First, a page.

A minister without a church or even a congregation, has been tasked with creating a new church community from those living in a new Midlothian housing scheme.
Rev Elisabeth Spence, one of five new Church of Scotland pioneer ministers, has been charged with building a faith community from scratch in the Hopefield estate in Bonnyrigg.
So far, Hopefield is home to 1100 families, with housing for another 200 in the pipeline plus a large Phase Two in the medium-term future.
And it’s that expasion in the local population that the minister hopes will be the catalyst for a new interest in religion.
“We have no parish structures and no church,” said Elisabeth.
“The reality is that I have to work out: What is the work?”
Similar ministries, designed to offer spiritual support to families moving into new housing in Inverness and Dunfermline, have succeeded far beyond expectations.
Inverness St Columba New Charge Church of Scotland grew from 20 to 90 members within six years and now hopes to move out of rented places of worship into its own new church.
Meanwhile, in Dunfermline, a church which started out just five years ago offering worship in a garage has grown so fast that congregation is planning to add an annexe to their new church.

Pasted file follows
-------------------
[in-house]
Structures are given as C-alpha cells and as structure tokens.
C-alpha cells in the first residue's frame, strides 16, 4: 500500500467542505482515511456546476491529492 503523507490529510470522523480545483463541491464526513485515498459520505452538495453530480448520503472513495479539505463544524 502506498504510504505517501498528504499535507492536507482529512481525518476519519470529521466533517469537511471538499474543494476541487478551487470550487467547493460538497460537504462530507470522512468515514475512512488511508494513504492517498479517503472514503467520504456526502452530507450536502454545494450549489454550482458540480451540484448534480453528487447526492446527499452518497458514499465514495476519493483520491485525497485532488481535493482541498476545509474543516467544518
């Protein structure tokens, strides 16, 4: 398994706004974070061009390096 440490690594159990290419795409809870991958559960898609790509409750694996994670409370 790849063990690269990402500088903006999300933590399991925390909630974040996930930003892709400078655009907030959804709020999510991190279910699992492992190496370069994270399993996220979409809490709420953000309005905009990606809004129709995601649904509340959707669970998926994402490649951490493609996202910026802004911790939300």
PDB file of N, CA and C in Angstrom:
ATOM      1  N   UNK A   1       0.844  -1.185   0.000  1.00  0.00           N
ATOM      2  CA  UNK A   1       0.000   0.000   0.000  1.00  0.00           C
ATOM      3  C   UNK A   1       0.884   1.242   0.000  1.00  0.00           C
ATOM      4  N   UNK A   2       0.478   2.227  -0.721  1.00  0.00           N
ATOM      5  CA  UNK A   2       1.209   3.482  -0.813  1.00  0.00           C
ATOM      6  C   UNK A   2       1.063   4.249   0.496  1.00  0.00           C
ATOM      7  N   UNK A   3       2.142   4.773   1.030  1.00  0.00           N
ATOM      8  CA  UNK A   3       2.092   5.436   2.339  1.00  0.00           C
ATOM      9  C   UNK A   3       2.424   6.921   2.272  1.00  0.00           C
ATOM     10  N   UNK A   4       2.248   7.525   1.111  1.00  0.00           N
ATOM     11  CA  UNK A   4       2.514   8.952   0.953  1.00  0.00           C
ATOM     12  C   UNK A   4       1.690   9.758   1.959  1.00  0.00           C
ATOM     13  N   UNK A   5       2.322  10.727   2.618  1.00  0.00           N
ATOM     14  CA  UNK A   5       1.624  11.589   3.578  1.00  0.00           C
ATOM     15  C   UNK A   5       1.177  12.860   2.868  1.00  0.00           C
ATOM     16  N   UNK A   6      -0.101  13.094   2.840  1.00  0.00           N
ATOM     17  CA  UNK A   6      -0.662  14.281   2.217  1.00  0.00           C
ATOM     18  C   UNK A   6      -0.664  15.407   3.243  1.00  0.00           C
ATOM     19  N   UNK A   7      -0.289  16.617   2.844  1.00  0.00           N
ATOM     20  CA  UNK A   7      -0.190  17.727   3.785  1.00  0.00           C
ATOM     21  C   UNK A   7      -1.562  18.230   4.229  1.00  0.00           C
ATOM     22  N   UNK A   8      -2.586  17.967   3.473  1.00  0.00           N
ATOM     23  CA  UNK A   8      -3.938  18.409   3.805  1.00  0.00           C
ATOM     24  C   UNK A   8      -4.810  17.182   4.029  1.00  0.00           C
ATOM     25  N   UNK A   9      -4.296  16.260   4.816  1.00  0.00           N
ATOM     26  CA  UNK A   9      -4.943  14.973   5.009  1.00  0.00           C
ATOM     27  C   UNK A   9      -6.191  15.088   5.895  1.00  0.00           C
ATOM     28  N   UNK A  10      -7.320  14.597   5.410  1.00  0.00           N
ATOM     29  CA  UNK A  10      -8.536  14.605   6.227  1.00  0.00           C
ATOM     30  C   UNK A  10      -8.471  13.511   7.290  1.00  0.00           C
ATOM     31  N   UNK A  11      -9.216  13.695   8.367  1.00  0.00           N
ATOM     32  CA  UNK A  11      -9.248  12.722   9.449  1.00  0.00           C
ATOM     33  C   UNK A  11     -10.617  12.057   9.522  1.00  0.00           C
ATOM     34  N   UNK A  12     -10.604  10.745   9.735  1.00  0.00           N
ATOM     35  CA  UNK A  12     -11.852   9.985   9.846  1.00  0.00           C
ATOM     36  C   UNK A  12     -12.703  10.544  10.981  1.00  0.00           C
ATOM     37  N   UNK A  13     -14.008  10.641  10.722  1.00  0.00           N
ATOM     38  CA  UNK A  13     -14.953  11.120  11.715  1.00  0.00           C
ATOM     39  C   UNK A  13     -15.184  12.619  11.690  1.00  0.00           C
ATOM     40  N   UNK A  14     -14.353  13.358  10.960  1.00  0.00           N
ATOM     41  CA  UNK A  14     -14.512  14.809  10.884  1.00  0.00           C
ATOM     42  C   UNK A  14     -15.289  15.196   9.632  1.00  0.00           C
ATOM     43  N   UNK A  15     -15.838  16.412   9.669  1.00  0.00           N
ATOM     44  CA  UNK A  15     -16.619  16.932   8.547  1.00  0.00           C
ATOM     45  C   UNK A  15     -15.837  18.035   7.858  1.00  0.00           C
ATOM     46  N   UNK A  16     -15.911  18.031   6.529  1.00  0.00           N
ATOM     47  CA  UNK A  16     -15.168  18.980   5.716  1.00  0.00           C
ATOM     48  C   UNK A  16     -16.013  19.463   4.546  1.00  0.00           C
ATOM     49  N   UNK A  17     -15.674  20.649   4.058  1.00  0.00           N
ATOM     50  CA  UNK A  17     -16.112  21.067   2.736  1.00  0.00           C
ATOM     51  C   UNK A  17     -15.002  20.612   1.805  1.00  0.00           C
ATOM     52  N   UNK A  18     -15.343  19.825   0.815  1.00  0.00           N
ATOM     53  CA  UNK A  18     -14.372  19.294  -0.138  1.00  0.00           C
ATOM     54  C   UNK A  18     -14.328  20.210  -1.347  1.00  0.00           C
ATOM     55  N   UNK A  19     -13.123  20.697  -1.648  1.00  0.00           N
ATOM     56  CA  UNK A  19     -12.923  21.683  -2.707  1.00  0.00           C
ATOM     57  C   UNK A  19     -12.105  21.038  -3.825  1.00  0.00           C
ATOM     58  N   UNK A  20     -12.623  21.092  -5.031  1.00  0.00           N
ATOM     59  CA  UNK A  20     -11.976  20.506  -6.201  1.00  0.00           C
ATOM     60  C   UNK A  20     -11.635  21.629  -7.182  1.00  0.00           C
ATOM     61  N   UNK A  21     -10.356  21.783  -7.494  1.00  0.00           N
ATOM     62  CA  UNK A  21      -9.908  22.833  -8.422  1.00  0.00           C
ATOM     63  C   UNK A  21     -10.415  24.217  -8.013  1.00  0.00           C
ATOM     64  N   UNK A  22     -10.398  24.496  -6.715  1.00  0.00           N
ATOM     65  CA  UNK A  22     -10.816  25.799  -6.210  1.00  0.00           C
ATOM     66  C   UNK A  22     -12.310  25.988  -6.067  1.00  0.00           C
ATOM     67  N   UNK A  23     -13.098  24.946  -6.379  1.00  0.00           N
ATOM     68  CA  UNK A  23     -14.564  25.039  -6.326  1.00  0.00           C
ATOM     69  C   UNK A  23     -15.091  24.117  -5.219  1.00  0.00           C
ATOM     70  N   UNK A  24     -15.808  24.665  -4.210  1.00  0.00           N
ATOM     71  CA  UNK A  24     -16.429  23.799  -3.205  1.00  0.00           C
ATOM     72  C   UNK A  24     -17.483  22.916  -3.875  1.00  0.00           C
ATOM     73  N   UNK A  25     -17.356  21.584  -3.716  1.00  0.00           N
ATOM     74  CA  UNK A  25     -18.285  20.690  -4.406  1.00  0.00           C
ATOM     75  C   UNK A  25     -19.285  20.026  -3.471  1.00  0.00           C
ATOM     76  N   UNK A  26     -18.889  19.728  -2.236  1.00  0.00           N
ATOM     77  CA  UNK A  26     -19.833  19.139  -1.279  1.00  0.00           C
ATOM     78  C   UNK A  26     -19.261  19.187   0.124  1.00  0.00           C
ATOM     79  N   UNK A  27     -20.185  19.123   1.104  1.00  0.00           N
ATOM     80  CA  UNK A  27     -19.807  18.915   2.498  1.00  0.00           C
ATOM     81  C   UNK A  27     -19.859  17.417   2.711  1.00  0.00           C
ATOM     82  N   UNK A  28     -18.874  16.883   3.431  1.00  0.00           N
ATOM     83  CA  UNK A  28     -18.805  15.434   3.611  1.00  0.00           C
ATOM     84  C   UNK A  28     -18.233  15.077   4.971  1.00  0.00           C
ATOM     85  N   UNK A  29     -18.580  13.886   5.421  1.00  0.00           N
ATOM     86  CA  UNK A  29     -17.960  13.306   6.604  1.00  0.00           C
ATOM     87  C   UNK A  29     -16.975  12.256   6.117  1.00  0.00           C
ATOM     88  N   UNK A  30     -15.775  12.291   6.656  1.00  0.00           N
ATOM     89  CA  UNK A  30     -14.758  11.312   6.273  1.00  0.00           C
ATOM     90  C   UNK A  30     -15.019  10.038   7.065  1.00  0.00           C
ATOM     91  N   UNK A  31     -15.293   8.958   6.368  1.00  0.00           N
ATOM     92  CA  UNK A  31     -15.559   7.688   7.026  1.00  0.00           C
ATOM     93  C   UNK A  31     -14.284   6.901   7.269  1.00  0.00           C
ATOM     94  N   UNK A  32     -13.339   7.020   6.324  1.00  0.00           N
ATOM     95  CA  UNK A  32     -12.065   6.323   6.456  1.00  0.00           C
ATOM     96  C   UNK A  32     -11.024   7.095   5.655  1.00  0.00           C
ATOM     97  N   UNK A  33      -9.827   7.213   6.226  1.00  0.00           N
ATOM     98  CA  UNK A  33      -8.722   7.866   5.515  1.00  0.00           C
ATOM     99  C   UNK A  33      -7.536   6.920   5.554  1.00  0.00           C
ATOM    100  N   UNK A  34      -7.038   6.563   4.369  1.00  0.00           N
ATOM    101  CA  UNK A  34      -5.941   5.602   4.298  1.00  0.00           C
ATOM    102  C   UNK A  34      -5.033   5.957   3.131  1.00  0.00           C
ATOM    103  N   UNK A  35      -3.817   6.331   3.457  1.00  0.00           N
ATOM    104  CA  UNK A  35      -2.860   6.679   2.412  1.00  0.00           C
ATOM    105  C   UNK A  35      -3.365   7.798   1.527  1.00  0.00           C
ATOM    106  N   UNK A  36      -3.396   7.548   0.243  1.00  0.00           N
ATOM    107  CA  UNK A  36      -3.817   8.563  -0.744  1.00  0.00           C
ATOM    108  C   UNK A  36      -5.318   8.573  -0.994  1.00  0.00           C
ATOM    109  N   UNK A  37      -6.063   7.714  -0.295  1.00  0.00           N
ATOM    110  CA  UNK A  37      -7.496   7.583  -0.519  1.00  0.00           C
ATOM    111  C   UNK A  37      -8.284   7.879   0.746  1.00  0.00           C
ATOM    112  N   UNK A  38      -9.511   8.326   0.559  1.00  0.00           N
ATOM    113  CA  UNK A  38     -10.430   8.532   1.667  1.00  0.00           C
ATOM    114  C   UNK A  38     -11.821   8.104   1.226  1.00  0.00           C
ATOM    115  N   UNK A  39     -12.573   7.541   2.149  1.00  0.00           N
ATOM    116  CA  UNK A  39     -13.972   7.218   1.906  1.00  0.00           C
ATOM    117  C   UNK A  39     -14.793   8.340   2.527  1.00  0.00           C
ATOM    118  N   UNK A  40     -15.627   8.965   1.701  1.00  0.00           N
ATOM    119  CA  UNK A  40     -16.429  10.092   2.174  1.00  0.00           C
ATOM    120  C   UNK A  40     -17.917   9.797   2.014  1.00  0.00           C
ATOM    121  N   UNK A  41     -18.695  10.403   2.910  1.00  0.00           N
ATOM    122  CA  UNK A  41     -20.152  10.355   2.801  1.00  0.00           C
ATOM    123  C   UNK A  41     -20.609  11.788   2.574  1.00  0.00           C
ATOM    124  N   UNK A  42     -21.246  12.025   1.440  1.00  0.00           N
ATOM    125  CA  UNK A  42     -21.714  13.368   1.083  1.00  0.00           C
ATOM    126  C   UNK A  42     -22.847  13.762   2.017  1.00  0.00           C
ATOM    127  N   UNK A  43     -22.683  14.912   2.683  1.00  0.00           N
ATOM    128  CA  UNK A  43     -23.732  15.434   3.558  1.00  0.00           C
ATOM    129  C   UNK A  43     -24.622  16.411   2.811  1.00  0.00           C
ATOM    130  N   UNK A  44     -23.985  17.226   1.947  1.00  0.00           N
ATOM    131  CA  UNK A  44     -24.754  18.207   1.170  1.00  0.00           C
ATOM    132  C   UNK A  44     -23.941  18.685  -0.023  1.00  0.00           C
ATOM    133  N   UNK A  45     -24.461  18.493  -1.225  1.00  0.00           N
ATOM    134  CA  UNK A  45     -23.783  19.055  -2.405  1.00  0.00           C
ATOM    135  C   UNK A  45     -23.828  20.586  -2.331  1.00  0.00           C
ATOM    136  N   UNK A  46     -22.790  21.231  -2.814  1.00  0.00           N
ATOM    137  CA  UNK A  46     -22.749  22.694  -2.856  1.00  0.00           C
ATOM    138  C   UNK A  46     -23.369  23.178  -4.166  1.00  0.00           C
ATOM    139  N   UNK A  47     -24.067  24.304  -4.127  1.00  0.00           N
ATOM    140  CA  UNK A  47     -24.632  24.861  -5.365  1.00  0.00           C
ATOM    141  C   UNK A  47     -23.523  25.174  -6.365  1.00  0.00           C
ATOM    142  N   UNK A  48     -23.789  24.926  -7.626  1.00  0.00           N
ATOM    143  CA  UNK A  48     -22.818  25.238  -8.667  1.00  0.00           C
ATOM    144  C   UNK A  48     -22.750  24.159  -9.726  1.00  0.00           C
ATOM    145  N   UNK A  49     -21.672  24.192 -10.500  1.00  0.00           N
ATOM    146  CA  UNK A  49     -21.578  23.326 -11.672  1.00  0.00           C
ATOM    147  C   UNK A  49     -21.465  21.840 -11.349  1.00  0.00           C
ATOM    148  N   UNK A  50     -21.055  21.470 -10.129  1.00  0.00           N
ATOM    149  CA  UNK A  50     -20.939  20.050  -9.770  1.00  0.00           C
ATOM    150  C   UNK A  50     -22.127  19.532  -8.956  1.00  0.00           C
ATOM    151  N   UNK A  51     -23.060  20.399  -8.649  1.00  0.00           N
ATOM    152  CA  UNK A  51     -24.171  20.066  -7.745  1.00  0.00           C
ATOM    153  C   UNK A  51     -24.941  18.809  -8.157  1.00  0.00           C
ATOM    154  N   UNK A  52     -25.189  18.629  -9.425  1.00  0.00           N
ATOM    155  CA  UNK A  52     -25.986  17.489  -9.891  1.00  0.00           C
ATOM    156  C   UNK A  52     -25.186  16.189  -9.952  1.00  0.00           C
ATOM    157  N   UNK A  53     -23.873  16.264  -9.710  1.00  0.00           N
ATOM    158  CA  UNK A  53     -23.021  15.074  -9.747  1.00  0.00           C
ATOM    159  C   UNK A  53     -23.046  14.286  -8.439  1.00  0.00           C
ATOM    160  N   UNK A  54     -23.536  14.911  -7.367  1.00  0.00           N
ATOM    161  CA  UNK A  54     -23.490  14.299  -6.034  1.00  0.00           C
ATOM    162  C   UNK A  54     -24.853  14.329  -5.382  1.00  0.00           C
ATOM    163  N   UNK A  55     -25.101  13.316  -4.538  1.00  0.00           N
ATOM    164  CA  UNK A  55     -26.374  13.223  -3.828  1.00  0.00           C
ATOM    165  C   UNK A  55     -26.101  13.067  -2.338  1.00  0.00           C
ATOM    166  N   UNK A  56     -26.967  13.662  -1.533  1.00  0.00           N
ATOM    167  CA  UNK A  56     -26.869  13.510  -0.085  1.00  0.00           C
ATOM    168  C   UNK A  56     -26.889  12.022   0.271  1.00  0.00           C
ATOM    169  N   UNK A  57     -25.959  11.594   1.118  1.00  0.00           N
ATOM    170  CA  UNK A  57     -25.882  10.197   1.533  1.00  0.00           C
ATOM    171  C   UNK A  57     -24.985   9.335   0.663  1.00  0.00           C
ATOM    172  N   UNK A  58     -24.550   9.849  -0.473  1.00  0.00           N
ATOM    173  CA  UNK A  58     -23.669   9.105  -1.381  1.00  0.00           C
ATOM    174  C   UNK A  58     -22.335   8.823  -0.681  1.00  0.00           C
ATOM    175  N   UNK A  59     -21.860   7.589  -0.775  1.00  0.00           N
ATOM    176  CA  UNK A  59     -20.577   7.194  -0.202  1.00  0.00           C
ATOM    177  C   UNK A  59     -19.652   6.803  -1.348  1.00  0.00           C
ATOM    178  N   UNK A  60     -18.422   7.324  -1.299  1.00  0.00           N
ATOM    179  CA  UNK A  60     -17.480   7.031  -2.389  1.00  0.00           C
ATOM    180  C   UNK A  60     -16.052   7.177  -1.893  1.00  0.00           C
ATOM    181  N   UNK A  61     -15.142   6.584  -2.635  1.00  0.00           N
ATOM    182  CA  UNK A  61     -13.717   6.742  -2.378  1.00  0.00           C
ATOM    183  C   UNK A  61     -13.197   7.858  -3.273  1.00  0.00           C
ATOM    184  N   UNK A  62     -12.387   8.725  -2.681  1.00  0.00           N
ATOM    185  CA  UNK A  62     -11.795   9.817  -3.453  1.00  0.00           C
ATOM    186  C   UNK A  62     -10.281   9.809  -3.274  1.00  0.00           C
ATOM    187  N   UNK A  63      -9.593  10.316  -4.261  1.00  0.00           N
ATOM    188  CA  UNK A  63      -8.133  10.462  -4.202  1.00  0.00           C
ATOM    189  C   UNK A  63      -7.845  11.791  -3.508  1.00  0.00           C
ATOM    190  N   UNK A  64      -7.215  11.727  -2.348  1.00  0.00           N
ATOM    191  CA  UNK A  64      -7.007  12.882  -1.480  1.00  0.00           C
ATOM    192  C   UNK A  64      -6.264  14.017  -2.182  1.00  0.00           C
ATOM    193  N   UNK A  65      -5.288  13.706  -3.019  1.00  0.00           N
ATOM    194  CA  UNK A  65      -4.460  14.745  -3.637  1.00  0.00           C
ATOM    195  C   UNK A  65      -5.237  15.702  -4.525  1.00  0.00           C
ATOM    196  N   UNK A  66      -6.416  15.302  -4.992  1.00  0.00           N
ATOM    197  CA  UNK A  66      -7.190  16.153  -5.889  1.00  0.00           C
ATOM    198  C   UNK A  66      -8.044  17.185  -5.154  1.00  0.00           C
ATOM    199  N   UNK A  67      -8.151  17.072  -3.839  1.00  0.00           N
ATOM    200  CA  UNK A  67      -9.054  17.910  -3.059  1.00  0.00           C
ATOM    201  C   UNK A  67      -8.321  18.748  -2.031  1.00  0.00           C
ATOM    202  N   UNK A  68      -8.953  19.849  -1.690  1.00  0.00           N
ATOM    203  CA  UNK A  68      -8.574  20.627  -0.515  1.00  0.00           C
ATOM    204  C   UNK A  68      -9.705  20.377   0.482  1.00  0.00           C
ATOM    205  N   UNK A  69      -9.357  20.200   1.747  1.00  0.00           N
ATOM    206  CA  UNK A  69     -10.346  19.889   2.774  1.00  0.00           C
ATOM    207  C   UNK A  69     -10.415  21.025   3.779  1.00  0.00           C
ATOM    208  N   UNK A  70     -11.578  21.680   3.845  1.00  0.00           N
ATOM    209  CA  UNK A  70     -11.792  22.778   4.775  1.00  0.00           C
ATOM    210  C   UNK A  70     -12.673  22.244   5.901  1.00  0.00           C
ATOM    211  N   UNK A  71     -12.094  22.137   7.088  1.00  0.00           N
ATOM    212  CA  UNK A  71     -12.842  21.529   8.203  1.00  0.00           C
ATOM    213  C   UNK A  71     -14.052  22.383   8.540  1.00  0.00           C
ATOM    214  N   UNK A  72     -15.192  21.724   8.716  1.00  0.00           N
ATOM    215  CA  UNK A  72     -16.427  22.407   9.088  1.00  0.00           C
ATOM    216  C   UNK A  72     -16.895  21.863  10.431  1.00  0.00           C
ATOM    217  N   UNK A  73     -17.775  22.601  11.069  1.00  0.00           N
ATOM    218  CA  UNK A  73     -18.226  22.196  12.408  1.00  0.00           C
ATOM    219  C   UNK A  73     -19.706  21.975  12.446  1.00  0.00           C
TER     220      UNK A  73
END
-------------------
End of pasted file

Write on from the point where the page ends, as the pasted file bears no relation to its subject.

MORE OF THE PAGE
And while that level of success may be some way off for Elisabeth, she has high hopes of suceeding in Hopefield and has already seen some encouraging signs.
An Easter egg treasure hunt for children, advertised on social media and by word of mouth, drew an astonishing turnout.
With the support of other local church groups, Elisabeth waited in a car park arranged for the event, with no idea if any children would come.
“I looked down the hill and saw families from all over the estate walking up the road,” she says.
“It was my Field of Dreams moment. We had more than 80 children with their families.”
Armed with her faith, the Hopefield Connections Facebook page and the support of the local churches, the pioneer minister has embarked on a three-year plan.
“The first year is for making connections, the second year is for building community and after that it will be about sharing faith,” she said.
And with 22 years of ministry under her belt, Rev Spense is undaunted at the prospect of working mainly with people who have never considered themselves Christians.
“I am not here to compete with the churches and there is no sense in replicating what is already being done well,” she explained.
“What I want to bring is something different that will nurture people in their faith.”